Dear @MOWE2021, thank you so much for your questions. At BBJ we tackle every day injustice through our intervention pillars that include providing pro bono lawyers to vulnerable detainees, training (capacity building) of criminal justice actors, prompting systemic changes through roundtables (virtual access to justice talk series) as well as rights awareness raising benefiting to the great public. In my opinion, ignorance around fundamental rights is both a cause and a direct consequences of injustice while being a key element that nurtures injustice. We develop early intervention model while providing vulnerable arrestees with early access to a counsel, visit police cells to make sure that we integrate a prevention approach instead of redress. If we win this competition, we plan to increase our scope of intervention both geographically and technically.
The underway project is a development of our “rebuilding trust through the rule of law program” designed to bring back/strengthen trust between ordinary citizens and government entities involved in arrests and detention of people. It is our assumption that if due process and fundamental rights are fully respected, then ordinary citizens will be more confident and trustful towards the Government institutions. This is why we tirelessly work for an increased respect of due process rights. In addition, by building partnerships with other relevant actors (governmental or private), we are sure that we will make it as together each achieves more.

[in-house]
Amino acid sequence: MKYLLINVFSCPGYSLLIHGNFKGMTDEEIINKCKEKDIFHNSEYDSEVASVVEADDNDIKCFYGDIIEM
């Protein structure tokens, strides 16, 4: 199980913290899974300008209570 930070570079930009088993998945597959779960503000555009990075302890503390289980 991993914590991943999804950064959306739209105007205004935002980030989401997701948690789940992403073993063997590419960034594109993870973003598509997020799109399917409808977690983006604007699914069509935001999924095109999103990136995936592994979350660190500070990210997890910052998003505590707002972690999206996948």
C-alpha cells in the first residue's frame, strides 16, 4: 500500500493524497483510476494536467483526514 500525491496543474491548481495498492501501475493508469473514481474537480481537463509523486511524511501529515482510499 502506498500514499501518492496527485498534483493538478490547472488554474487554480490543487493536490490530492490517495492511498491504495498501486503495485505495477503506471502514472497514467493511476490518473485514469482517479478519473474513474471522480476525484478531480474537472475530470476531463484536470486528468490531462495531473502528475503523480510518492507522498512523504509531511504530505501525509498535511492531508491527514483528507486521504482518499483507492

You’re also asking the question around Burundi refugees living in countries like yours on our role to attract them back home. BBJ is working to improve the criminal justice in Burundi. Our work contributes to consolidation of peace and we believe that this is very important for refugees to feel secured in the event that they are back home.
To you @meaton, I also send my appreciation for your question. Among so many challenges that criminal defense lawyers face there is the fact of being “ assimilated to the case ” one’s working on. This sometimes entails number of collateral issues that may undermine the self-esteem and security of a lawyer. One may also point a certain asymmetry around the feel of human rights among different categories working in the same criminal justice which erodes mutual confidence between different criminal justice actors; with lawyers becoming in a certain way understood. By bringing together criminal justice actors in roundtables we foster mutual understanding and exchange.